Preaching diversity in the workplace is nothing new. Hiring and promoting people of varying race, gender, age, ethnicity, and sexual orientation is a goal for many organizations. Less familiar is the concept of cognitive diversity, but looking for people who process information differently can benefit your practice as well.
What is Cognitive Diversity and Why is it Important?
Cognitive diversity is more than a mixture of different ways of thinking. It refers to people who are traditionally underrepresented in the workforce. Individuals with Down syndrome, autism, military veterans, the disabled, and those with criminal backgrounds are all representative of this group. More and more, human resources managers are looking toward these people to help bolster their staffing rosters. Microsoft launched an Autism Hiring Program in 2015, and SAP – a well-known international software company based in Germany – as a similar Autism at Work program. Kayla McKeon, the National Down Syndrome Society’s manager of grassroots advocacy and Capitol Hill’s first registered lobbyist with Down syndrome, was a keynote speaker at this year’s Society for Human Resource Management Diversity & Inclusion Conference & Exposition in Atlanta. She spoke about the group’s work in assisting individuals with Down syndrome to find work in a wide range of fields including customer service and sales. In fact, many are business owners themselves.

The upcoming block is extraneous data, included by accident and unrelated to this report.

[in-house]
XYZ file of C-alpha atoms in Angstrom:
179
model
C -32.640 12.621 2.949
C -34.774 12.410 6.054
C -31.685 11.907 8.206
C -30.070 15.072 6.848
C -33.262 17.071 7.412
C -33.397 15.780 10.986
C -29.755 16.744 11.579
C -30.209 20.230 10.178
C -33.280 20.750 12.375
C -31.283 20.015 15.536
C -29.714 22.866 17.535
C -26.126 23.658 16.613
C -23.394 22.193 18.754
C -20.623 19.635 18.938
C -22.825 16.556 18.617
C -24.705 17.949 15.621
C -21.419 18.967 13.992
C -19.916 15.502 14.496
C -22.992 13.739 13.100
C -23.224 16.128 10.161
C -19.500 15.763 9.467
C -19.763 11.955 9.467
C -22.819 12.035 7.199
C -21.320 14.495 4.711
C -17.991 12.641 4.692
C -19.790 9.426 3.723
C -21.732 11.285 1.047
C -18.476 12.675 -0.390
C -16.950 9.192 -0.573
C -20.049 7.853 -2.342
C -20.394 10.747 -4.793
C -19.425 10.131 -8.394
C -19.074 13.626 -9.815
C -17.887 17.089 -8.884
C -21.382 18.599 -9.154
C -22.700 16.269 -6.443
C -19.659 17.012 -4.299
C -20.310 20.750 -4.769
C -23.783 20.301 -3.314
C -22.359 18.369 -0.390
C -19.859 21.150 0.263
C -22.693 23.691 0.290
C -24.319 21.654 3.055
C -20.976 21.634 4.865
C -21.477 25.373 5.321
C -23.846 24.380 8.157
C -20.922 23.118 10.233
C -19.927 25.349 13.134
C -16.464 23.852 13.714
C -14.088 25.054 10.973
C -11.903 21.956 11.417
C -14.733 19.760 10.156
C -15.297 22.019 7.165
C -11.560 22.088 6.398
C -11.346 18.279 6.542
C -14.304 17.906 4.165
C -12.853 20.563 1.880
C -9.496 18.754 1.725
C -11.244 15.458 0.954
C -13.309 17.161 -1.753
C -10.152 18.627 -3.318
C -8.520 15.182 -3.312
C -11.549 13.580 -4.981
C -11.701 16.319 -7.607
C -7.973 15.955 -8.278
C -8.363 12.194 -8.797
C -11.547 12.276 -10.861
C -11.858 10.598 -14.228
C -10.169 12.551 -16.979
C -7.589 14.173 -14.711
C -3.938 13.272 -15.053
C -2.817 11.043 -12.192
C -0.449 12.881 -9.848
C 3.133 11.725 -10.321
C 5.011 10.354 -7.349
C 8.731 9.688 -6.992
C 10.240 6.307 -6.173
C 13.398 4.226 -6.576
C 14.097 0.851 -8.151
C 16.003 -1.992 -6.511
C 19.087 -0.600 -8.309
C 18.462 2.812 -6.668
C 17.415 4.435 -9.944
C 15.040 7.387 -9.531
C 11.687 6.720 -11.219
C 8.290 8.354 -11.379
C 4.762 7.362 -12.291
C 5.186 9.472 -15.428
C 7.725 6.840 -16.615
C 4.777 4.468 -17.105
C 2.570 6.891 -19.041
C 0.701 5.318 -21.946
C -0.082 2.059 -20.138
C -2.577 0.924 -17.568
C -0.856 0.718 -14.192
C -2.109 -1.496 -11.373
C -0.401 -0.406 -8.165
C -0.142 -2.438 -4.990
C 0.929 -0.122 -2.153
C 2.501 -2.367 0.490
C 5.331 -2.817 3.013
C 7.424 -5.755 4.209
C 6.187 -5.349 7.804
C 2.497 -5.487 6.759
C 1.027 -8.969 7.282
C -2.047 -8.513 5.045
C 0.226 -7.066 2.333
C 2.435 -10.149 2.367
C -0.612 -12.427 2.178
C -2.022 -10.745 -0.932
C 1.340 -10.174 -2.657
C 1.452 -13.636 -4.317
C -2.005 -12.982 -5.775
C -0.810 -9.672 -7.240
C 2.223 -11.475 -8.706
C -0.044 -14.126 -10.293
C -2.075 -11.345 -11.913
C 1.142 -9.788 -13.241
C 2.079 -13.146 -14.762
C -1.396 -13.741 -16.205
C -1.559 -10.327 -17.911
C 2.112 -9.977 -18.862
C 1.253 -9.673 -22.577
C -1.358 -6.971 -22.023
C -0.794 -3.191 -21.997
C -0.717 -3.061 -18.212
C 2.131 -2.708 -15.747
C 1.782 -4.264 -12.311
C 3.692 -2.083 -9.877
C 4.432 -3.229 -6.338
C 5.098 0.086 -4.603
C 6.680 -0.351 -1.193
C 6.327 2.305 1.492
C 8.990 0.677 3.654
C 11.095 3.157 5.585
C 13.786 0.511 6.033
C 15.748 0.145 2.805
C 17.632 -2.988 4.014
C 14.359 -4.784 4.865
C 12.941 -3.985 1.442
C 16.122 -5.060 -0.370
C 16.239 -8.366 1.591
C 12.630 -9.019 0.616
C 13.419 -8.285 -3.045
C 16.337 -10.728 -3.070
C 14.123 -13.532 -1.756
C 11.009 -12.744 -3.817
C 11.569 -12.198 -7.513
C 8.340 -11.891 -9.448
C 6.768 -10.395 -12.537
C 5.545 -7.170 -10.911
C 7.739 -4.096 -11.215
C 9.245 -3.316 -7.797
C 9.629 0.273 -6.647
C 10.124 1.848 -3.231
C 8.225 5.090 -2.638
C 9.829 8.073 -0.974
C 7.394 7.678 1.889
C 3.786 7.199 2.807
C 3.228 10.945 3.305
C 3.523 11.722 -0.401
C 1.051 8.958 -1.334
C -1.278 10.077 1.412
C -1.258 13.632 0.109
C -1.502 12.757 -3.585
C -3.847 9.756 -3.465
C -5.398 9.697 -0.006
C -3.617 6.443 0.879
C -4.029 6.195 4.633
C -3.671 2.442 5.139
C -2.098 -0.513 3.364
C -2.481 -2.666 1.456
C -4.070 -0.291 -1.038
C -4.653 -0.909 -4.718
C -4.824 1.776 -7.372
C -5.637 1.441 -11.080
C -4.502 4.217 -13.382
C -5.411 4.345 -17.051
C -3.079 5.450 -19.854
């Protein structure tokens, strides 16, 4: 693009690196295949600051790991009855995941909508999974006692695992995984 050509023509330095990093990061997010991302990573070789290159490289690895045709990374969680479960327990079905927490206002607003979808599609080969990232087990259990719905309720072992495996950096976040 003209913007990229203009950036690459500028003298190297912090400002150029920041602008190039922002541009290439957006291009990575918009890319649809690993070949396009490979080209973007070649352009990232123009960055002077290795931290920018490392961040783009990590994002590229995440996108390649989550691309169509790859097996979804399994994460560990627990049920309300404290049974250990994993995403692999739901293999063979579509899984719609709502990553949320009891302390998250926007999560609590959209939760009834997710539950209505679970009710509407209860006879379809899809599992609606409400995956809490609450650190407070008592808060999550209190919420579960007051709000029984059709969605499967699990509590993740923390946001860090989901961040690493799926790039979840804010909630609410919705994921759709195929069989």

Cognitive diversity is valuable because it brings a variety of different perspectives to the table. Including people who fall into these cognitive diverse groups will result in new ways of thinking. An entranceway to a building, for instance, might include a ramp for wheelchair accessibility – an important but often under-looked architectural accommodation.
People who view the world differently contribute a wealth of untapped knowledge. Their experience and problem-solving abilities often result in innovative products and services. One of those autistic employees hired through SAP’s programs was a key contributor to two of the company’s patents. Without that employee’s unique perspective and valuable insight, those designs might never have gotten off the ground.
The next time you consider diversifying your workforce, it’s worthwhile to look for ways in which cognitive diversity can help benefit both your company and a talented individual who might not receive the same opportunity elsewhere.